The challenge: Steve VanMatre had spent much of his education career in urban and suburban school districts, so when he became superintendent of the small and rural Premont Independent School District in South Texas in 2017, he was instantly frustrated at the disparities in academic opportunities between his district and larger ones.
At the district's lone high school, which now has a student population of 176, there were no options for career certification courses, and only four students were taking dual enrollment courses — and those were only offered online. VanMatre wanted more variety in course offerings so his students would be better prepared for postsecondary success.
"I think and I believe very strongly that rural students deserve the same opportunities and choices that urban and suburban students have," VanMatre said.
Three neighboring rural school districts also with small student populations were interested in expanding course offerings to their high schoolers as well. Done independently, however, it would have been too costly for each district, because too few students would be enrolled in each class.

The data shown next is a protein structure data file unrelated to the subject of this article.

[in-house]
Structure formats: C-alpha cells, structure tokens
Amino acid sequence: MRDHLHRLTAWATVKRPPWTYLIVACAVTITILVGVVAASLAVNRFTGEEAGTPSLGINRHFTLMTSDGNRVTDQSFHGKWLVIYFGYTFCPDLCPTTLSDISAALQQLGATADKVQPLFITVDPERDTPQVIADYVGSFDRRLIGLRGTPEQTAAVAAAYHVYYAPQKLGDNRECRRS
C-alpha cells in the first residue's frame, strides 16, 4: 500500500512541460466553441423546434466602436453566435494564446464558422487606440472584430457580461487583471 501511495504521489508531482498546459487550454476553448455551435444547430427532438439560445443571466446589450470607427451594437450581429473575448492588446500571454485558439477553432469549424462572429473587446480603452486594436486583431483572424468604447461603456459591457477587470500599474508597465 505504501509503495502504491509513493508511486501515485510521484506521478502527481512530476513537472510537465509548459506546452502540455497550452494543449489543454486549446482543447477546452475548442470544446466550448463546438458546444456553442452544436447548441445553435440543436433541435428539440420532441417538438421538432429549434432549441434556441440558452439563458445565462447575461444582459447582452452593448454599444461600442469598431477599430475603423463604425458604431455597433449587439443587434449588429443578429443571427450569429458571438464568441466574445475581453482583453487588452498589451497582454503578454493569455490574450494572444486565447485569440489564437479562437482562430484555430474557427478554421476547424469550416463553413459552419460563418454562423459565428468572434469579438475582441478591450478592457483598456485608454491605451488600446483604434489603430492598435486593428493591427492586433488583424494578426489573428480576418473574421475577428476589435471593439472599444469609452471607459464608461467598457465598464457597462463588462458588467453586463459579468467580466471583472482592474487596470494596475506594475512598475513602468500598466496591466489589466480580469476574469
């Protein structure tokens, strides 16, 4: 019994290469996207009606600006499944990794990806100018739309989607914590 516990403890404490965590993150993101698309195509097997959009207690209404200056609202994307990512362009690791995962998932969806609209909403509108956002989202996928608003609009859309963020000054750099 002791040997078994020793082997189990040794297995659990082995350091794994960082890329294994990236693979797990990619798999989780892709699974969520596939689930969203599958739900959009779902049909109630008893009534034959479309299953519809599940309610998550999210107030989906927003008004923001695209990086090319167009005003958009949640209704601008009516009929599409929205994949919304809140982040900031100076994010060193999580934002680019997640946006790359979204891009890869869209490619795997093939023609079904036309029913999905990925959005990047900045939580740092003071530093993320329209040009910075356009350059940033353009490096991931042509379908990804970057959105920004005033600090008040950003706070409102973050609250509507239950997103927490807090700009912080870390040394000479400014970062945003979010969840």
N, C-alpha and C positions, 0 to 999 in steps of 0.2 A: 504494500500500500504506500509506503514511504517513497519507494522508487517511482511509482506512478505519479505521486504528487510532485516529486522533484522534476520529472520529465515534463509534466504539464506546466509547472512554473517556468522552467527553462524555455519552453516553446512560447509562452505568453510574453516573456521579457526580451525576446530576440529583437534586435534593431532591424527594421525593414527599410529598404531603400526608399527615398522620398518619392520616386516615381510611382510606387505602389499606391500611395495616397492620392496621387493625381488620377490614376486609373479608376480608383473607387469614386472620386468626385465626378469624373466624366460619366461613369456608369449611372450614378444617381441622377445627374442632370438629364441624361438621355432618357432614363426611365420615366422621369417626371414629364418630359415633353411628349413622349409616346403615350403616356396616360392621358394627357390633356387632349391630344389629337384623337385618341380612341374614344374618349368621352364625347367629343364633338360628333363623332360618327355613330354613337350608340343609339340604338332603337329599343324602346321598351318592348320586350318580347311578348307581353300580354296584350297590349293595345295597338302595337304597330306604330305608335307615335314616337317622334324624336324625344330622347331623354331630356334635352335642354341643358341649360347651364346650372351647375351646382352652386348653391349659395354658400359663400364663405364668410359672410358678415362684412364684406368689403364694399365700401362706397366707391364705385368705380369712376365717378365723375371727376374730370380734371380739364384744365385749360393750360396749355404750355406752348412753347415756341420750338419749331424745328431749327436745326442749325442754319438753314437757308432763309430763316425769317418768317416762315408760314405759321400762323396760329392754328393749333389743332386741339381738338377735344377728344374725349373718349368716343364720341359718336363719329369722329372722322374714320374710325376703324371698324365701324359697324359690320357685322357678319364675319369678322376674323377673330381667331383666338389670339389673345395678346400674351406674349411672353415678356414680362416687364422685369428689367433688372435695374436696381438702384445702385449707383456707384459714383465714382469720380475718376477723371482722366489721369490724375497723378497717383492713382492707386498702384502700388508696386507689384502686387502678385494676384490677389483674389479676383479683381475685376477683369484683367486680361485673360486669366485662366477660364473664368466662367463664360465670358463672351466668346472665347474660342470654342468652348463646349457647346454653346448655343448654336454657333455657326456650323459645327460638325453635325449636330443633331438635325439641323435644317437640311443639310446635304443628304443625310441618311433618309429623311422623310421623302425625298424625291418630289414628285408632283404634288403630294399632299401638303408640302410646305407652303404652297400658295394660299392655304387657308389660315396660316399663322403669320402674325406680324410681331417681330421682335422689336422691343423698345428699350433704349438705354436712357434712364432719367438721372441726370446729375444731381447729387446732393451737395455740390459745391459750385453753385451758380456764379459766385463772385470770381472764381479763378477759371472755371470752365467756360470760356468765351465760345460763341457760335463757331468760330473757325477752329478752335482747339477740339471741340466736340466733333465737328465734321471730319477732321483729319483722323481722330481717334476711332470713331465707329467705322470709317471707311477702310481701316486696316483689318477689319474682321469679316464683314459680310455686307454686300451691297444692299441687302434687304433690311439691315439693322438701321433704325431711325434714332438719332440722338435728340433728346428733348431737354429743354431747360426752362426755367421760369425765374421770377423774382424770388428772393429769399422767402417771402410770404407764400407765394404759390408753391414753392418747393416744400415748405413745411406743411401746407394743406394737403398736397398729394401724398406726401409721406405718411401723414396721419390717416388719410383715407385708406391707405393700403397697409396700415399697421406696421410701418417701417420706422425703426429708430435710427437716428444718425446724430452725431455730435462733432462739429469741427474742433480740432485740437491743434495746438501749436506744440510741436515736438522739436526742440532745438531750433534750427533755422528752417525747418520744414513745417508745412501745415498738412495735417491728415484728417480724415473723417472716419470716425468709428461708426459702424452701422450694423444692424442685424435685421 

The approach: When the Premont district received a $1.5 million redesign grant in 2017 from the Texas Education Agency, VanMatre proposed using some of those funds to send interested Premont students to the Freer Independent School District's Next Generation Medical Academy. That program has a facility modeled after an emergency room and offers instruction, training and certification in electrocardiography, assistant nursing, patient care and more.
A year later, Premont, Freer and a third school district, Brooks County Independent School District, signed an agreement allowing students from each district to travel to the other districts' specialized academy programs. They named the initiative the Rural Schools Innovation Zone. (A fourth district that was initially interested decided not to participate.)
The Premont district opened a STEM Academy focused on computer information technology and engineering. Premont also hosts a Grow Your Own Educator program teaching students about the education profession.